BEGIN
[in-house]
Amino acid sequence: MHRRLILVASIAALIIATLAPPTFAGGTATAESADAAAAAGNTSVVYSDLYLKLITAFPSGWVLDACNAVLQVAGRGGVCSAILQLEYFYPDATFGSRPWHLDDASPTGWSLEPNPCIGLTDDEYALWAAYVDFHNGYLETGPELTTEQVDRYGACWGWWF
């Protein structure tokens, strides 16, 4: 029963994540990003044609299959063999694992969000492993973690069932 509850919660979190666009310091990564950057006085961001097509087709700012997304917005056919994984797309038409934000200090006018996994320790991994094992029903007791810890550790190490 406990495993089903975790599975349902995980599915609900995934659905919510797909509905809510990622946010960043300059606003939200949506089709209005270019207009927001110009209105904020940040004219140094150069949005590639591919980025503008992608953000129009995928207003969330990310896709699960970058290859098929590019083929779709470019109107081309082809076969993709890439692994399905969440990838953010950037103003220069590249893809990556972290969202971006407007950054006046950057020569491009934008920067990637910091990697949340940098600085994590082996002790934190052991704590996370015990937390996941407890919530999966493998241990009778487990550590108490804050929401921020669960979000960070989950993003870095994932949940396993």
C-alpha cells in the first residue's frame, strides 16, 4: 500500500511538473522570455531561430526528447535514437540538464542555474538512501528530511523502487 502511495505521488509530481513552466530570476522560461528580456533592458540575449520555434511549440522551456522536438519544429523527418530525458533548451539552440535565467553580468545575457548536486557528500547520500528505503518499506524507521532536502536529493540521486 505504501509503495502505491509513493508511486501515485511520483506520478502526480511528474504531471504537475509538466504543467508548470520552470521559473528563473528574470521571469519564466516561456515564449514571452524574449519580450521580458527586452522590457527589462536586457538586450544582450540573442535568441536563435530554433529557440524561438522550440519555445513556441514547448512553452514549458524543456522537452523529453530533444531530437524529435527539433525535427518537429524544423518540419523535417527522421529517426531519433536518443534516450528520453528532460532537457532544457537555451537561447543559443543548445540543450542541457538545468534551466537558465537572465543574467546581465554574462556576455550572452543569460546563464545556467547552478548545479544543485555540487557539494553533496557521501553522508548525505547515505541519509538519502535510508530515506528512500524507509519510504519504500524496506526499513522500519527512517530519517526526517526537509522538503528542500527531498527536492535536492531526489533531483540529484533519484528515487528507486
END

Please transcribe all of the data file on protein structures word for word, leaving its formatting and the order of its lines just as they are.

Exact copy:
[in-house]
Amino acid sequence: MHRRLILVASIAALIIATLAPPTFAGGTATAESADAAAAAGNTSVVYSDLYLKLITAFPSGWVLDACNAVLQVAGRGGVCSAILQLEYFYPDATFGSRPWHLDDASPTGWSLEPNPCIGLTDDEYALWAAYVDFHNGYLETGPELTTEQVDRYGACWGWWF
């Protein structure tokens, strides 16, 4: 029963994540990003044609299959063999694992969000492993973690069932 509850919660979190666009310091990564950057006085961001097509087709700012997304917005056919994984797309038409934000200090006018996994320790991994094992029903007791810890550790190490 406990495993089903975790599975349902995980599915609900995934659905919510797909509905809510990622946010960043300059606003939200949506089709209005270019207009927001110009209105904020940040004219140094150069949005590639591919980025503008992608953000129009995928207003969330990310896709699960970058290859098929590019083929779709470019109107081309082809076969993709890439692994399905969440990838953010950037103003220069590249893809990556972290969202971006407007950054006046950057020569491009934008920067990637910091990697949340940098600085994590082996002790934190052991704590996370015990937390996941407890919530999966493998241990009778487990550590108490804050929401921020669960979000960070989950993003870095994932949940396993």
C-alpha cells in the first residue's frame, strides 16, 4: 500500500511538473522570455531561430526528447535514437540538464542555474538512501528530511523502487 502511495505521488509530481513552466530570476522560461528580456533592458540575449520555434511549440522551456522536438519544429523527418530525458533548451539552440535565467553580468545575457548536486557528500547520500528505503518499506524507521532536502536529493540521486 505504501509503495502505491509513493508511486501515485511520483506520478502526480511528474504531471504537475509538466504543467508548470520552470521559473528563473528574470521571469519564466516561456515564449514571452524574449519580450521580458527586452522590457527589462536586457538586450544582450540573442535568441536563435530554433529557440524561438522550440519555445513556441514547448512553452514549458524543456522537452523529453530533444531530437524529435527539433525535427518537429524544423518540419523535417527522421529517426531519433536518443534516450528520453528532460532537457532544457537555451537561447543559443543548445540543450542541457538545468534551466537558465537572465543574467546581465554574462556576455550572452543569460546563464545556467547552478548545479544543485555540487557539494553533496557521501553522508548525505547515505541519509538519502535510508530515506528512500524507509519510504519504500524496506526499513522500519527512517530519517526526517526537509522538503528542500527531498527536492535536492531526489533531483540529484533519484528515487528507486